The above described technique for subdividing a memory and for, in effect, simultaneously reading out of, and writing into, the memory is a well-known technique which, for example, is described by F. W. Thies in U.S. Pat. No. 3,731,284, issued May 1, 1973.
To control the signal processing in processor 20; and more specifically the start instances of the various operations in the processor's component elements, signal processor 20 includes a controller 40 which controls samplers 31 and 32, initializes the various counters in preprocessors 21 and 22, and initializes the processing in elements 23, 24, 25, 29, and 30, all of which are described in more detail hereinafter.
The output signal sequences of preprocessors 21 and 22 are respectively applied to Fast Fourier Transform (FFT) processors 23 and 24. The output sequences of FFT processors 23 and 24 are applied to processor 25 to develop the phase, or delay, factor A(mF,kT) and the gain factor G(mF,kT).
FFT processors 23 and 24 may be conventional FFT processors and may be constructed as shown, for example, in U.S. Pat. No. 3,267,296, issued November 7, 1972, to P. S. Fuss. The output sequences of processors 23 and 24 are the frequency samples X(mF,kT) and Y(mF,kT), respectively, as defined by equation 12.
A brief discussion on certain properties of the Discrete Fourier Transform (DFT) developed by processors 23 and 24 may be in order at this point. Mathematically, the DFT transforms a set of N complex points in a first domain (such as time) into a corresponding set of N complex points in a second domain (such as frequency). Often, the samples in the first domain have only real parts. When such sample points are transformed, the output samples in the second domain appear in complex conjugate pairs. Thus, N real points in the first domain transform into L/2 significant complex points in the second domain, and in order to get N significant complex points at the output (second domain), the number of input samples (first domain) must be doubled. This may be achieved by doubling the sampling rate or, alternatively, the input samples may be augmented with the appropriate number of samples having zero value.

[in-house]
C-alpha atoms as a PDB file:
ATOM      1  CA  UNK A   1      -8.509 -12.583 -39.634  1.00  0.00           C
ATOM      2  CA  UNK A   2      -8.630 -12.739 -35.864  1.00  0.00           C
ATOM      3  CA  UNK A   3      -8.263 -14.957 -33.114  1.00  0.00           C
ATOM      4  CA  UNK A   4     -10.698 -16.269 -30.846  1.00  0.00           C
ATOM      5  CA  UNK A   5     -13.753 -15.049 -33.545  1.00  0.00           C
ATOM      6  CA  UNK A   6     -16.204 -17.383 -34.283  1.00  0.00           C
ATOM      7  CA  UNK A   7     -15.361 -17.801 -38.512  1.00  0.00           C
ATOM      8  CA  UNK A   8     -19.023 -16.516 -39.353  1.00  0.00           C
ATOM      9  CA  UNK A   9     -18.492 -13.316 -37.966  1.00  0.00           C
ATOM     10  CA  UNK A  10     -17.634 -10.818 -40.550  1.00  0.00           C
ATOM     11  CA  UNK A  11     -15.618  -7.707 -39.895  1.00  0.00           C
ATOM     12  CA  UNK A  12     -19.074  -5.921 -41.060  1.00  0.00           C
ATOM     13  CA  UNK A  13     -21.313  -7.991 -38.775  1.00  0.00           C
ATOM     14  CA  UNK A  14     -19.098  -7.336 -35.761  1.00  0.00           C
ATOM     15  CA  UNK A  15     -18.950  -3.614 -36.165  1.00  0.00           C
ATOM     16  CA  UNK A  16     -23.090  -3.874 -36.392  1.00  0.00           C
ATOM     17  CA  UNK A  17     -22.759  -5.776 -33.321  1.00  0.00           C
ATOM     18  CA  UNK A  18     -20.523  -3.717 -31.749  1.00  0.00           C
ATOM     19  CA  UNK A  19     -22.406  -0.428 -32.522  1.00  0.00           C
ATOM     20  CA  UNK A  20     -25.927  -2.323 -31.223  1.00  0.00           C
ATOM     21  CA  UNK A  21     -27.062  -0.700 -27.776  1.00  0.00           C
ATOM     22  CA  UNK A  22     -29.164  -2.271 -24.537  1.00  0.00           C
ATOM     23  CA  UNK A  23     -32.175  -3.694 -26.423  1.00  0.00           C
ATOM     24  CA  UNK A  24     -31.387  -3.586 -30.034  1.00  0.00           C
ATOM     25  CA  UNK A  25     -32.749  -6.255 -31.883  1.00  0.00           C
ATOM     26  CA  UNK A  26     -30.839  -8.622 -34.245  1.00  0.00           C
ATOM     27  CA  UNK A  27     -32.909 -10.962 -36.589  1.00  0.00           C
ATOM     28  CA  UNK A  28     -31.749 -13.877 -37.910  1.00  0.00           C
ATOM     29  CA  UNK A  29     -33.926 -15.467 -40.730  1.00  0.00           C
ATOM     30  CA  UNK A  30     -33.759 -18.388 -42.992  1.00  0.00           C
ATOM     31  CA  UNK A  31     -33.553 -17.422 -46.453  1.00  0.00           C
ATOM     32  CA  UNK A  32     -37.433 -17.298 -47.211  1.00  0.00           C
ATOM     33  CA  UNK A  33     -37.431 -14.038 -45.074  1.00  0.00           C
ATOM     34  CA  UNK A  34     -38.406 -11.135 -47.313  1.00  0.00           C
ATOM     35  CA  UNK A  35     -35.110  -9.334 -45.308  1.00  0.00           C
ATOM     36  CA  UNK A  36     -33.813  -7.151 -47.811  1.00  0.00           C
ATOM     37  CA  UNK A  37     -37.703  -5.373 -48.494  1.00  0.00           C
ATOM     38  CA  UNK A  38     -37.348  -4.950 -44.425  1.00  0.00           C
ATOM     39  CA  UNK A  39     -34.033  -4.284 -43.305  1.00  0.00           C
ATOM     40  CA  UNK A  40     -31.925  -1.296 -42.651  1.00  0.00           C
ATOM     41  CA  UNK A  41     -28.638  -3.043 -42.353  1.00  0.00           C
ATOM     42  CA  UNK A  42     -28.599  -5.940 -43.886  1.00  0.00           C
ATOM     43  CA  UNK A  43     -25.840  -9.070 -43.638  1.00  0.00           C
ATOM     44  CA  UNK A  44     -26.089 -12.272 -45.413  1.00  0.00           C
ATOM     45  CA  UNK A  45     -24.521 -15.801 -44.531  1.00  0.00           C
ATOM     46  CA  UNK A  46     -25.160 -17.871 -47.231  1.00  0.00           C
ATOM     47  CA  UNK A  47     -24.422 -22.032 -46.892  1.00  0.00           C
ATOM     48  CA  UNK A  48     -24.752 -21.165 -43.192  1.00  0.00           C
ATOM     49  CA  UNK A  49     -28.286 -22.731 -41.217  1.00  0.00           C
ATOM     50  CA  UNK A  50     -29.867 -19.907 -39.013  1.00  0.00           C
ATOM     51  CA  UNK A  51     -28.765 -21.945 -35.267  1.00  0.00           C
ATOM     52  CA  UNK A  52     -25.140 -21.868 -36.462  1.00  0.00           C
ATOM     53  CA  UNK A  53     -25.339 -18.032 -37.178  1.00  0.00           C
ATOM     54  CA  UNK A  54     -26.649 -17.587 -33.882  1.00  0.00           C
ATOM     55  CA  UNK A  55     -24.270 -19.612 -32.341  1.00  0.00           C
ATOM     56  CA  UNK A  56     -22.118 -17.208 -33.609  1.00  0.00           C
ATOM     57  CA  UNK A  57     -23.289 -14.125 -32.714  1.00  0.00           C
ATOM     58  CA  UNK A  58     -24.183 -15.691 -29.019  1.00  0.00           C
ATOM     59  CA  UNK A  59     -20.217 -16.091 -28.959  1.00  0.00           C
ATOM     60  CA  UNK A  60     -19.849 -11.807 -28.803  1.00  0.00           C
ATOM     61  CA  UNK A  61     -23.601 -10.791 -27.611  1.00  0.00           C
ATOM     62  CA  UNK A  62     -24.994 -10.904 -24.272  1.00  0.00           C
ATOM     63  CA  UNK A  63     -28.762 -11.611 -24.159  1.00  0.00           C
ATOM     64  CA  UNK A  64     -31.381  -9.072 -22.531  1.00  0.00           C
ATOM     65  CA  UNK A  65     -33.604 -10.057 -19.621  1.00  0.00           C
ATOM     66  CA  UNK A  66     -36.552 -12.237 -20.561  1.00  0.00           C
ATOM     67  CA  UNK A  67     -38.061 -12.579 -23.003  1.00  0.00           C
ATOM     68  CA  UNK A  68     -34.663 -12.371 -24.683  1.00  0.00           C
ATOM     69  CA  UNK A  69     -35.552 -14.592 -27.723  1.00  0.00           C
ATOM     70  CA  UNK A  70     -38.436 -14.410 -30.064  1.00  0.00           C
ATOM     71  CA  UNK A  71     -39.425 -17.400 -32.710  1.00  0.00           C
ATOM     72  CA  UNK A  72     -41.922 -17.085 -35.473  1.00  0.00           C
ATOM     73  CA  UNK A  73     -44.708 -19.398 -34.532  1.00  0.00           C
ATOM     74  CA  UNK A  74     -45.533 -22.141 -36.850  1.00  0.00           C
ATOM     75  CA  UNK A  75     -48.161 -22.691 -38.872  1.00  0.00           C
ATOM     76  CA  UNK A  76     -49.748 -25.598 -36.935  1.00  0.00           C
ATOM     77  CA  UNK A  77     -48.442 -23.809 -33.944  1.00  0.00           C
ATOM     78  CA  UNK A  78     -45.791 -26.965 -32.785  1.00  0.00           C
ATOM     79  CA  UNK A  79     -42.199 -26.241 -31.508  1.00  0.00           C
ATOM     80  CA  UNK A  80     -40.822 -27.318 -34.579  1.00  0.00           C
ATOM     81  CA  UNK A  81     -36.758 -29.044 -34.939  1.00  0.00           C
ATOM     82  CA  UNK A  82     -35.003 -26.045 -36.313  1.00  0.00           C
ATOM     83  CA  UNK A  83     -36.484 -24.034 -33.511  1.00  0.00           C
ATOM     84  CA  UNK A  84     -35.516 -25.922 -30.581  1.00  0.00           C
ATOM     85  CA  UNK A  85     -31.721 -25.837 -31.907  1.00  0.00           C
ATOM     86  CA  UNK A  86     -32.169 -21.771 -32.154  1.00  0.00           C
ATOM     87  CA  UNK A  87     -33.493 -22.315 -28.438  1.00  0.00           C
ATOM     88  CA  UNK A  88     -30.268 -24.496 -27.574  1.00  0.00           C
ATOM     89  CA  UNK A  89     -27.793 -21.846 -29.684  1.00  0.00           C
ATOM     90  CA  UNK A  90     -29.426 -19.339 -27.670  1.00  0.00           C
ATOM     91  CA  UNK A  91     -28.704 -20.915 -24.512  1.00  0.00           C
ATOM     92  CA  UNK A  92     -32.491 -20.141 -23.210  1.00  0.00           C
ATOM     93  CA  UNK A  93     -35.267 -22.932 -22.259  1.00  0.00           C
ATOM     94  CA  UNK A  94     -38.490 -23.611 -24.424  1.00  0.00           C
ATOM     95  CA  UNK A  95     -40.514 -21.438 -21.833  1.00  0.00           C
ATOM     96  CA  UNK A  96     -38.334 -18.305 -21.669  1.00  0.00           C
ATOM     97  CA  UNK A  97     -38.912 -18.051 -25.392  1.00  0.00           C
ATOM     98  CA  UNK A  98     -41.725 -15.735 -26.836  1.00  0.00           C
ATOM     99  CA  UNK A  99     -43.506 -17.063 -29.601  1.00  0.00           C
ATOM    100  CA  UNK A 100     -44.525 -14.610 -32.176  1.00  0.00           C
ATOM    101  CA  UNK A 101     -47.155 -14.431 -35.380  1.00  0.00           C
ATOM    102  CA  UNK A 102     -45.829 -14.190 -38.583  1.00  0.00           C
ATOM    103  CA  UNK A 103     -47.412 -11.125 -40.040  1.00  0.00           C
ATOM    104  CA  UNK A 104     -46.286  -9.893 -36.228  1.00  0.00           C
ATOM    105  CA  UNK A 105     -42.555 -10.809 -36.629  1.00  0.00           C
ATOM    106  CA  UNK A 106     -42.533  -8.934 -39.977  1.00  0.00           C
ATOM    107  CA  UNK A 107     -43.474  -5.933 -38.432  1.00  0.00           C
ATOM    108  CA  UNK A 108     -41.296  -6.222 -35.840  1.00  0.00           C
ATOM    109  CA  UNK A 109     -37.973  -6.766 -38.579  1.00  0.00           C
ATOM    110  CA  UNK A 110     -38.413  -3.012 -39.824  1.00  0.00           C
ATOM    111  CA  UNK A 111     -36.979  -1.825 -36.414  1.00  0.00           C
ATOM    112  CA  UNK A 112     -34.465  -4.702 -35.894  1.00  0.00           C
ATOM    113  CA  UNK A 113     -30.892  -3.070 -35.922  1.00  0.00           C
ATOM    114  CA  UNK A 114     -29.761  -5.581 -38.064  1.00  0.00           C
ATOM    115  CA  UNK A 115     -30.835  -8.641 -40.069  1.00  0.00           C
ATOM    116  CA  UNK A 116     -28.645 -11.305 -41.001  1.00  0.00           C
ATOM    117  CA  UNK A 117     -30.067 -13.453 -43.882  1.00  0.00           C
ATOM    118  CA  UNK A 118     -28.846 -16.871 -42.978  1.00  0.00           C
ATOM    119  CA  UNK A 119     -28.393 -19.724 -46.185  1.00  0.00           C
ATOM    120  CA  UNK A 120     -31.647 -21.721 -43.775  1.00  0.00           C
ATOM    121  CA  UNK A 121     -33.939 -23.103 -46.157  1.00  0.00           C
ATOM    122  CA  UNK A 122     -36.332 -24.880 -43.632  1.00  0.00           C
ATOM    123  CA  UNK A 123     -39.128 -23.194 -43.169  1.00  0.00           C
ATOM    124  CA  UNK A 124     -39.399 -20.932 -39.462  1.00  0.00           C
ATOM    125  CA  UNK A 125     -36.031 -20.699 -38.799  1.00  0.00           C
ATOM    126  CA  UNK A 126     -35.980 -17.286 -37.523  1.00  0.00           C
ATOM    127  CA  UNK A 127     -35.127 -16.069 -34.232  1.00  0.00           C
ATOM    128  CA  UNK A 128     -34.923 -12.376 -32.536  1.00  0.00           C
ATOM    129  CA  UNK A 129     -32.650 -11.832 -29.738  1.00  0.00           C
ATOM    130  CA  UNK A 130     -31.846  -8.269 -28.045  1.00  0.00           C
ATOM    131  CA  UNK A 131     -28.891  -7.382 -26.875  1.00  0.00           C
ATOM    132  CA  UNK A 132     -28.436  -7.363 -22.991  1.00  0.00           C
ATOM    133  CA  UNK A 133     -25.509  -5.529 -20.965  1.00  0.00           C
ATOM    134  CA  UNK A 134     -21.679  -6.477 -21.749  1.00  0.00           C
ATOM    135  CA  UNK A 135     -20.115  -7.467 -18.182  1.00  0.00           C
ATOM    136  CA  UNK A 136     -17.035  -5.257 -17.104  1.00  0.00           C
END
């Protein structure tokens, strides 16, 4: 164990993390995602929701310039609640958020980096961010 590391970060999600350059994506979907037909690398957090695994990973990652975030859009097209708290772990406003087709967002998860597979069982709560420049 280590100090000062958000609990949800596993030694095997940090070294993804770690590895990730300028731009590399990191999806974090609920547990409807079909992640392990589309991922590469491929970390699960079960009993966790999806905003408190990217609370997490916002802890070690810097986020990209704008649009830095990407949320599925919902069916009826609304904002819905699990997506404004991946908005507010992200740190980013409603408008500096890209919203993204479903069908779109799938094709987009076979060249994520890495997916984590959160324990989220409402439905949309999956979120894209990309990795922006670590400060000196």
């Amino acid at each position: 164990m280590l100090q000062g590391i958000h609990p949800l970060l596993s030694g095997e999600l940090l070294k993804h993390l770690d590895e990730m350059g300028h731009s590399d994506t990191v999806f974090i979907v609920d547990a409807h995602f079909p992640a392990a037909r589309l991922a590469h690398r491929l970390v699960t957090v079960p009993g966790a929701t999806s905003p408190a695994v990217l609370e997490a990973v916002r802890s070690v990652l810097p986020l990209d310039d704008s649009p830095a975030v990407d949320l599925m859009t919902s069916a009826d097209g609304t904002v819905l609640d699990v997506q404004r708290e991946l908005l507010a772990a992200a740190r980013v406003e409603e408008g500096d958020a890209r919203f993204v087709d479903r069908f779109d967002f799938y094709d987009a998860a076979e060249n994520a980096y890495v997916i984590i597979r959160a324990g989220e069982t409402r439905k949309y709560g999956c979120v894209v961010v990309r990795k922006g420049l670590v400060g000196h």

In accordance with the above discussion, the input sequences applied to FFT processors 23 and 24 are 2L points in length, comprising L/2 zero points followed by L data points and finally followed by L/2 additional zero points.
The output samples of processor 23 are the frequency samples X(mF,kT). These samples are multiplied by the appropriate elements of the multiplicative factor A(mF,kT) in multiplier 26. The multiplicative factor A(mF,kT) is received in multiplier 26 from processor 25. Multiplier 26 is a conventional multiplier, of construction similar to that of the multipliers embedded in the FFT processor.
The output samples of multiplier 26 are added to to the output samples of FFT processor 24 in added 27. The summed output signals of adder 27 are multiplied in adder 28 by the multiplicative factor G(mF,kT) which is also developed in processor 25. The output samples of multiplier 28 represent the spectrum signal S(ω) of equation 8.
To develop a time signal corresponding to the spectrum signal of multiplier 28, an inverse DFT process must take place. Accordingly, FFT processor 29 (which may be identical in its construction to FFT 23) is connected to multiplier 28 to develop sets of output samples, with each set representing a time segment. Each time segment is shifted from the previous time segment by kT samples, just as the time segments to processor 23 and 24 are shifted by kT samples.
To develop a single output sequence from the time samples of the different sequences appearing at the output of processor 29, successive sequences may appropriately be averaged or simply added. That is, an output sample S(nD) of one segment may be added to sample S(nD-kT) of the next segment and to sample S(nD-2kT) of the following segment, and so forth. This addition, conversion to analog, and the low-pass filtering required to convert a sampled sequence onto a continuous signal, are performed in synthesis block 30 which is connected to FFT processor 29.
Synthesis block 30 includes a memory 33, an adder 34 responsive to processor 29 and to memory 33 for providing input signals to memory 33, a memory 35 of T locations responsive to adder 34, a D/A converter 36 responsive to memory 35, and an analog low-pass filter 37. Memory 33 has L locations and is so arranged that at any instant (as referenced in the equations by kT) the previous partial sums reside in the memory. Thus, in any location u, resides the sum
s(uD,kT) + s(uD+T, (k-1)T) + s(uD+2T, (k-2)T) . . . , (17)
which has a number of terms equal to the integer portion of L/T. With each set of output samples out of processor 29, a new set of partial sums is computed and stored in memory 33 by appropriately adding the stored partial sums to the newly arrived samples. Mathematically, this may be expressed by
Σ(uD,(k+1)T) = Σ(uD+T,kT) + s(uD,(k+1)T) (18)